The Bouqs Co. aims to cut out all the middleman. No wholesalers. No warehouse. No storefronts. The flowers generally ship straight from the farm – at first, a giant growing operation on the side of a volcano in Ecuador, but more recently a smattering of some 50 farms all over. The company's latest coup is sourcing the fickle peony from growers in Alaska, Chile, New Zealand and Peru.
Co-founder John Tabis had two big advantages in starting the business. His college buddy and business partner, Juan Pablo Montufar, was a biologist and heir to a flower-growing empire in Ecuador. And he had a background in strategy, first for Bain and later for Walt Disney Co. The consultant-speak comes through loud and clear.
“You look at the traditional flower delivery business, and every step along the way it’s margin and waste, margin and waste,” he said. “By the time flowers get to the florist, they’re almost two weeks old,” and about half of them die en route.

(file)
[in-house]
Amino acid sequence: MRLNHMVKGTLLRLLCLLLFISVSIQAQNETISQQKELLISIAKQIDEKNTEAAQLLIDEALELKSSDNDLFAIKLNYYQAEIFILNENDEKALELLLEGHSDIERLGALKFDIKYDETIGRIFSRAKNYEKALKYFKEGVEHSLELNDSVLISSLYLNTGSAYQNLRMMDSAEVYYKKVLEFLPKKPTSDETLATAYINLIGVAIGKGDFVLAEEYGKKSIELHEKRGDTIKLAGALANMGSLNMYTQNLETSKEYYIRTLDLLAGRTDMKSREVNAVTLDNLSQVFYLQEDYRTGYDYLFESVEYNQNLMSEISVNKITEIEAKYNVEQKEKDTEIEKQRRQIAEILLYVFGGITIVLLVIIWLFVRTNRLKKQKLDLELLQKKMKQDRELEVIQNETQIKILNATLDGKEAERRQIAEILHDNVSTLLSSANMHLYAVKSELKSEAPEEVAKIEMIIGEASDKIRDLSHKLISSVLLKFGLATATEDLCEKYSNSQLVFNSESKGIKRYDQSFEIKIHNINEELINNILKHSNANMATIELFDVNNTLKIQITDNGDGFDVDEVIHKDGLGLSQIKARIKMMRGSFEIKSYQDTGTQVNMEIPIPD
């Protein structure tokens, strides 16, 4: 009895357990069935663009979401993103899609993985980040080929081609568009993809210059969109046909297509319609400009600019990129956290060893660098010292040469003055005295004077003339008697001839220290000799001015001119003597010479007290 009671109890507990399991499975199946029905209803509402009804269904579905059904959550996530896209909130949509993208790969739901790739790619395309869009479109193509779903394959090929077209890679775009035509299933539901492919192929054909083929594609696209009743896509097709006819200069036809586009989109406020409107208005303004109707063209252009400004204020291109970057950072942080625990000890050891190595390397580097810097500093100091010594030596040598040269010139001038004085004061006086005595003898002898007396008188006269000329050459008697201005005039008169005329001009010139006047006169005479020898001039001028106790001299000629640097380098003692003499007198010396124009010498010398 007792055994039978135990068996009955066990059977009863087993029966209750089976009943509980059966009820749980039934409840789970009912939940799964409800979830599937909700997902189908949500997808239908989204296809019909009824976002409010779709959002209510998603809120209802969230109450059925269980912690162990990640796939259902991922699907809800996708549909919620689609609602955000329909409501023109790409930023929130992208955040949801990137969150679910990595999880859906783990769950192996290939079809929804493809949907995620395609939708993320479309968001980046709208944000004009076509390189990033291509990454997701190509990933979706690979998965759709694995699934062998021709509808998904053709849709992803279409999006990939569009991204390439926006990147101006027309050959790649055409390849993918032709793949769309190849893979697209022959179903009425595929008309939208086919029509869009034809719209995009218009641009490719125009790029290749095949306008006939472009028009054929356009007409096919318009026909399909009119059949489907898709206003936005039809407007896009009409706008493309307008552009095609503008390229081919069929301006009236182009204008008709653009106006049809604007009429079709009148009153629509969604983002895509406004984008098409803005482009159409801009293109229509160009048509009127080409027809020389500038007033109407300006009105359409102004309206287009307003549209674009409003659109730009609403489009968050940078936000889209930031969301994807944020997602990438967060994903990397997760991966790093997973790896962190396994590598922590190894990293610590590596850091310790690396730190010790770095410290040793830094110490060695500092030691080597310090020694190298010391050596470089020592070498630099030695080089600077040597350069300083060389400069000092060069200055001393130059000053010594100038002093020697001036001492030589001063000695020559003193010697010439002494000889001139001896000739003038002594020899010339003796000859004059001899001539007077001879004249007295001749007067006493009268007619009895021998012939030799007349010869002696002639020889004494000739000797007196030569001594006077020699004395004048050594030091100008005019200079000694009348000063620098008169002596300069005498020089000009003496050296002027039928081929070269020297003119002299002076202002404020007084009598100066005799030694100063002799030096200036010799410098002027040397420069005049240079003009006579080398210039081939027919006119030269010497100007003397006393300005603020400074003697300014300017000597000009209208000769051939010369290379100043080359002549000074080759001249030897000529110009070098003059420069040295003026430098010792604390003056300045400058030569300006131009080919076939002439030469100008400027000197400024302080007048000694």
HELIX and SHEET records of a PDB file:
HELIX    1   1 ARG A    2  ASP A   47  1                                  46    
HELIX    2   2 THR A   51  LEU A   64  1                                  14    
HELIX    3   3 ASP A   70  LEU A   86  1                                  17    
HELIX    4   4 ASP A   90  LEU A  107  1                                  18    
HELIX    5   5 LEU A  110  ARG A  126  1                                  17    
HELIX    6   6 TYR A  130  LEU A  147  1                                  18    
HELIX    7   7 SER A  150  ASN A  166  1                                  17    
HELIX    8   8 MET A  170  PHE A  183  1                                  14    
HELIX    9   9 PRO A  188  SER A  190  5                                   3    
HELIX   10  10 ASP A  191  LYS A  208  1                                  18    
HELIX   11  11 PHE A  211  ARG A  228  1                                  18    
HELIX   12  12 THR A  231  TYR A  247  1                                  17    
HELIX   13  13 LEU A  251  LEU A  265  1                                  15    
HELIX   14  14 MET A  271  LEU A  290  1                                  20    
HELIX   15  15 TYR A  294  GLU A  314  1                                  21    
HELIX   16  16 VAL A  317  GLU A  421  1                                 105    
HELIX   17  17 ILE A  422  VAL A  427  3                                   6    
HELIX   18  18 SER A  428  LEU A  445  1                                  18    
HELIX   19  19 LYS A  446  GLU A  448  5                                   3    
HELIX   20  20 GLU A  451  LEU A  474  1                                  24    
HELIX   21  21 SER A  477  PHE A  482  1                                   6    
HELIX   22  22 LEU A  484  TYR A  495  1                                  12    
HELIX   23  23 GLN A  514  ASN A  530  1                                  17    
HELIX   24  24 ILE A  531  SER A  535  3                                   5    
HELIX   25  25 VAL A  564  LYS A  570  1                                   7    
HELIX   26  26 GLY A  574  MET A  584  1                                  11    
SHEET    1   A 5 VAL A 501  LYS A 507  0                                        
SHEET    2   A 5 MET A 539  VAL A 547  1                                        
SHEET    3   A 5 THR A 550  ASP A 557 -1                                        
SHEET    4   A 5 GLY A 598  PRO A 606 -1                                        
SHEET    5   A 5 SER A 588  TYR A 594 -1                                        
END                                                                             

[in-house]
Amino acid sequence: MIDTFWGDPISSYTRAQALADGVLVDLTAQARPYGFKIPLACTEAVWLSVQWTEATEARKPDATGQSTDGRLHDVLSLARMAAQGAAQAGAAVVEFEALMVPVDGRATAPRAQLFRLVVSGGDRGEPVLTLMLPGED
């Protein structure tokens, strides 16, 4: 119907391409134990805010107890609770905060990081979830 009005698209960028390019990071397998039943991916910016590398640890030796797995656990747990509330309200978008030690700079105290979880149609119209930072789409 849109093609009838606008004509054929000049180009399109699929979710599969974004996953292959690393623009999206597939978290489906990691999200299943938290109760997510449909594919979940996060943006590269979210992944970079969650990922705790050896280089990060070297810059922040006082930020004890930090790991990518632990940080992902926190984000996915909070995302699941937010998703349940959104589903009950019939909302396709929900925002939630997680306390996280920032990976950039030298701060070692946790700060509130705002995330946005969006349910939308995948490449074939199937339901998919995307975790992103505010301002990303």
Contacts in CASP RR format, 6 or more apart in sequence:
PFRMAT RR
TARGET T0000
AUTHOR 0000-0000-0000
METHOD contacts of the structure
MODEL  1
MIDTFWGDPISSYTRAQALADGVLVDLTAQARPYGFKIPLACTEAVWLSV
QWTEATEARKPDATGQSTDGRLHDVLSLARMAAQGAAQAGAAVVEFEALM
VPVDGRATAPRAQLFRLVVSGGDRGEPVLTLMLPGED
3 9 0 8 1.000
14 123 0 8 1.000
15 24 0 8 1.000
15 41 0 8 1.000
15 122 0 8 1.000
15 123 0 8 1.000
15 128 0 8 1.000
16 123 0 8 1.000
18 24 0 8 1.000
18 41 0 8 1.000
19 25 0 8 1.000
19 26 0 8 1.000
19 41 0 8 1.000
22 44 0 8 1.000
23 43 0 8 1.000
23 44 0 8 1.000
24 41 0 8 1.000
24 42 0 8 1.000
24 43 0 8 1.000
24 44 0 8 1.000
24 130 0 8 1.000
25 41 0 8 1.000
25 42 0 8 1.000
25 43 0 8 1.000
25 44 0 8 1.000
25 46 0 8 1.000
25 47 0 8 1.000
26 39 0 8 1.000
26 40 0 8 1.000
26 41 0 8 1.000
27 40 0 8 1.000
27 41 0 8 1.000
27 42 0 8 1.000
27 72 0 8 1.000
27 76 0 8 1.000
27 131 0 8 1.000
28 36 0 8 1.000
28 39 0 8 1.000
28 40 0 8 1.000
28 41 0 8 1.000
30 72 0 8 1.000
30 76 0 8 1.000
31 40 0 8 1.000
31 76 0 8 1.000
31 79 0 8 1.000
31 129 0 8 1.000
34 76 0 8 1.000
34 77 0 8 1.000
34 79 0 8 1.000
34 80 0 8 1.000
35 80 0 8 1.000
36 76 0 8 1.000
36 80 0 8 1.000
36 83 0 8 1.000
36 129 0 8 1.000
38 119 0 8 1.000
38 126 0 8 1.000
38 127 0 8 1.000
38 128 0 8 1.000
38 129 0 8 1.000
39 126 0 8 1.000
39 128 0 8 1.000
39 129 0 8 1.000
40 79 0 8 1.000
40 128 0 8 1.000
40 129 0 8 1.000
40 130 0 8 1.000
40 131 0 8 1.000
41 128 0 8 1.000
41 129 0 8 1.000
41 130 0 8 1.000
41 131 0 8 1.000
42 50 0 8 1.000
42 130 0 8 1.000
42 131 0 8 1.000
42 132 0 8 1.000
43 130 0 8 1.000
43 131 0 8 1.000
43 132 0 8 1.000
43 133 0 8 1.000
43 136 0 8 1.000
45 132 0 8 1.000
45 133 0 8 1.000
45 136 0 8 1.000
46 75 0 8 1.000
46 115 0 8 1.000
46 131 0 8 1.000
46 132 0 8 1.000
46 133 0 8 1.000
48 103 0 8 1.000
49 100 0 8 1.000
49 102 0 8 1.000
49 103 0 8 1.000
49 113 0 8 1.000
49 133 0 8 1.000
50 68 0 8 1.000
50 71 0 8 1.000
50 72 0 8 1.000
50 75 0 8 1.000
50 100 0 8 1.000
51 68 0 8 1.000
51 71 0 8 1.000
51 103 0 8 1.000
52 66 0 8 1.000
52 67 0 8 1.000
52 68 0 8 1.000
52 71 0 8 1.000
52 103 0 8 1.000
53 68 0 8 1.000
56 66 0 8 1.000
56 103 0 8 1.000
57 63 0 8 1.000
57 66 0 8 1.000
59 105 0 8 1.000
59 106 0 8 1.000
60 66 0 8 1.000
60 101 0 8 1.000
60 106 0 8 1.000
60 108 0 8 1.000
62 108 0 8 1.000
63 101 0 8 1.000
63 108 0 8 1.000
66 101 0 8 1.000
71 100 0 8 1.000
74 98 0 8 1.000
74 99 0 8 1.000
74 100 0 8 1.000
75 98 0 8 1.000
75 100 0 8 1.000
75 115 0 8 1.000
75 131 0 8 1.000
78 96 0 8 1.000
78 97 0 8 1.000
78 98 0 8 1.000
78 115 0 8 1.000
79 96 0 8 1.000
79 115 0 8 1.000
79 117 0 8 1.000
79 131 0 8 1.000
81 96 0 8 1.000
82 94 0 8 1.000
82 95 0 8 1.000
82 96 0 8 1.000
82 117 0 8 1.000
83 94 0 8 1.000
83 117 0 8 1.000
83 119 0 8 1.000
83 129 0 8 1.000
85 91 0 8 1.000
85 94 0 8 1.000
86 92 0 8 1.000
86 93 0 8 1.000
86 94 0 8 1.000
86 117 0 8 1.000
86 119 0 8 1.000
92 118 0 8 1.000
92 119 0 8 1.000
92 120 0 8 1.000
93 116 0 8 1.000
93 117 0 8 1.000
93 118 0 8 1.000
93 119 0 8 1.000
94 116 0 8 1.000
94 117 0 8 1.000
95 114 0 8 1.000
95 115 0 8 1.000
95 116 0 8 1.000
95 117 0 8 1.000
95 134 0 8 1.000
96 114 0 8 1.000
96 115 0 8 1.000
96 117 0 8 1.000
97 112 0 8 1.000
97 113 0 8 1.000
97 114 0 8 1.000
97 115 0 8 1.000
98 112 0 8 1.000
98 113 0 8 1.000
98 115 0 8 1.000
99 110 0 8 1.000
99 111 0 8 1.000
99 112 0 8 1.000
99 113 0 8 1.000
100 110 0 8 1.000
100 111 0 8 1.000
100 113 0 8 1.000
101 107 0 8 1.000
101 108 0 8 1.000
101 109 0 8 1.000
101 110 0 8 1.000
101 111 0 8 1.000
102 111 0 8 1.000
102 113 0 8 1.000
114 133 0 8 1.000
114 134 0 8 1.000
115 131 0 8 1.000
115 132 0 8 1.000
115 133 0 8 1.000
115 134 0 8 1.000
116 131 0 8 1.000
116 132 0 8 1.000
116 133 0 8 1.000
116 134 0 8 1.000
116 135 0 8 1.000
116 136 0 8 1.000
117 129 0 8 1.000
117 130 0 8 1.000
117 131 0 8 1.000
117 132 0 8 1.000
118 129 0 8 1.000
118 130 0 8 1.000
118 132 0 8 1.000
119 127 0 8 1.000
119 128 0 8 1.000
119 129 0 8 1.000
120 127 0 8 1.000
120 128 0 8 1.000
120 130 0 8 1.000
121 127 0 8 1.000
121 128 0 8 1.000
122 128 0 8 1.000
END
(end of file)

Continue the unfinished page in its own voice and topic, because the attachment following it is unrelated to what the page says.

Tabis promises Bouqs flowers will be better and cheaper on a petal-for-petal basis, because fewer suppliers get a cut of the sale. "We're giving the farmers 20 to 25 percent more than they'll get anywhere else," Tabis explained, and the Bouqs blooms go from soil to countertop in six or seven days.
The supply-chain shrinkage has been attractive enough to harvest about $23 million in venture funding and Tabis said The Bouqs will ship around 1.5 billion stems this year.
So which of these models will win the day and come to dominate the $31 billion industry in the U.S.? The answer, at the moment, is none of them. If there is an Uber or Amazon.com of flowers in the making, it hasn’t become apparent. The only winner in the flower business these days is you. Or, more likely, your mother.